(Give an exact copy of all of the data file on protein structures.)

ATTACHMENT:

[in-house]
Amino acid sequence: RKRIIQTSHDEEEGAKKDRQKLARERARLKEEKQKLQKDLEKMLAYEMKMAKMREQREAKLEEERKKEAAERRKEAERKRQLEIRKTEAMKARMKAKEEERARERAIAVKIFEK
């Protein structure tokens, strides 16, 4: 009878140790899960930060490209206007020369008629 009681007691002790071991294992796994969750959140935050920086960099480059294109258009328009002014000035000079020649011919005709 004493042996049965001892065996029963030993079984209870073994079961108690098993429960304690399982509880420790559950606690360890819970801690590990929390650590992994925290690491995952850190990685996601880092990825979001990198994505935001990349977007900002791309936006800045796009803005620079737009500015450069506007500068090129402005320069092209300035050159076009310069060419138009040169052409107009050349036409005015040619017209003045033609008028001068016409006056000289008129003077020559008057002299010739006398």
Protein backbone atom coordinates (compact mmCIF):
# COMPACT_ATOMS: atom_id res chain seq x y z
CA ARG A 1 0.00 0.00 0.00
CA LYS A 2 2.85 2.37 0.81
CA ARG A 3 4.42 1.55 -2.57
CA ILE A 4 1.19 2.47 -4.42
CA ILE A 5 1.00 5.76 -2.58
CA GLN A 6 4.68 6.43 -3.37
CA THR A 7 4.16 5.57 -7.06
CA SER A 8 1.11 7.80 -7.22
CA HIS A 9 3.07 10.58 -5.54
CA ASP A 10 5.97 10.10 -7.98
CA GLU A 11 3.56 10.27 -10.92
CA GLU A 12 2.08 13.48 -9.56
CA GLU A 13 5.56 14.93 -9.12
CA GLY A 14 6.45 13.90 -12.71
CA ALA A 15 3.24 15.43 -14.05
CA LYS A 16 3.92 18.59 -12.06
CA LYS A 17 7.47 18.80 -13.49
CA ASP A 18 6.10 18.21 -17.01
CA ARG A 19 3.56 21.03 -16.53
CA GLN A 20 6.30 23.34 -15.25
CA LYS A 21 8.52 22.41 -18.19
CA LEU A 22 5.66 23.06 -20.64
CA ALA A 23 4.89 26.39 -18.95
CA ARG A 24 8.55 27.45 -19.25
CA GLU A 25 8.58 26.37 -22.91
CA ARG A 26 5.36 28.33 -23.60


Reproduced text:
[in-house]
Amino acid sequence: RKRIIQTSHDEEEGAKKDRQKLARERARLKEEKQKLQKDLEKMLAYEMKMAKMREQREAKLEEERKKEAAERRKEAERKRQLEIRKTEAMKARMKAKEEERARERAIAVKIFEK
């Protein structure tokens, strides 16, 4: 009878140790899960930060490209206007020369008629 009681007691002790071991294992796994969750959140935050920086960099480059294109258009328009002014000035000079020649011919005709 004493042996049965001892065996029963030993079984209870073994079961108690098993429960304690399982509880420790559950606690360890819970801690590990929390650590992994925290690491995952850190990685996601880092990825979001990198994505935001990349977007900002791309936006800045796009803005620079737009500015450069506007500068090129402005320069092209300035050159076009310069060419138009040169052409107009050349036409005015040619017209003045033609008028001068016409006056000289008129003077020559008057002299010739006398």
Protein backbone atom coordinates (compact mmCIF):
# COMPACT_ATOMS: atom_id res chain seq x y z
CA ARG A 1 0.00 0.00 0.00
CA LYS A 2 2.85 2.37 0.81
CA ARG A 3 4.42 1.55 -2.57
CA ILE A 4 1.19 2.47 -4.42
CA ILE A 5 1.00 5.76 -2.58
CA GLN A 6 4.68 6.43 -3.37
CA THR A 7 4.16 5.57 -7.06
CA SER A 8 1.11 7.80 -7.22
CA HIS A 9 3.07 10.58 -5.54
CA ASP A 10 5.97 10.10 -7.98
CA GLU A 11 3.56 10.27 -10.92
CA GLU A 12 2.08 13.48 -9.56
CA GLU A 13 5.56 14.93 -9.12
CA GLY A 14 6.45 13.90 -12.71
CA ALA A 15 3.24 15.43 -14.05
CA LYS A 16 3.92 18.59 -12.06
CA LYS A 17 7.47 18.80 -13.49
CA ASP A 18 6.10 18.21 -17.01
CA ARG A 19 3.56 21.03 -16.53
CA GLN A 20 6.30 23.34 -15.25
CA LYS A 21 8.52 22.41 -18.19
CA LEU A 22 5.66 23.06 -20.64
CA ALA A 23 4.89 26.39 -18.95
CA ARG A 24 8.55 27.45 -19.25
CA GLU A 25 8.58 26.37 -22.91
CA ARG A 26 5.36 28.33 -23.60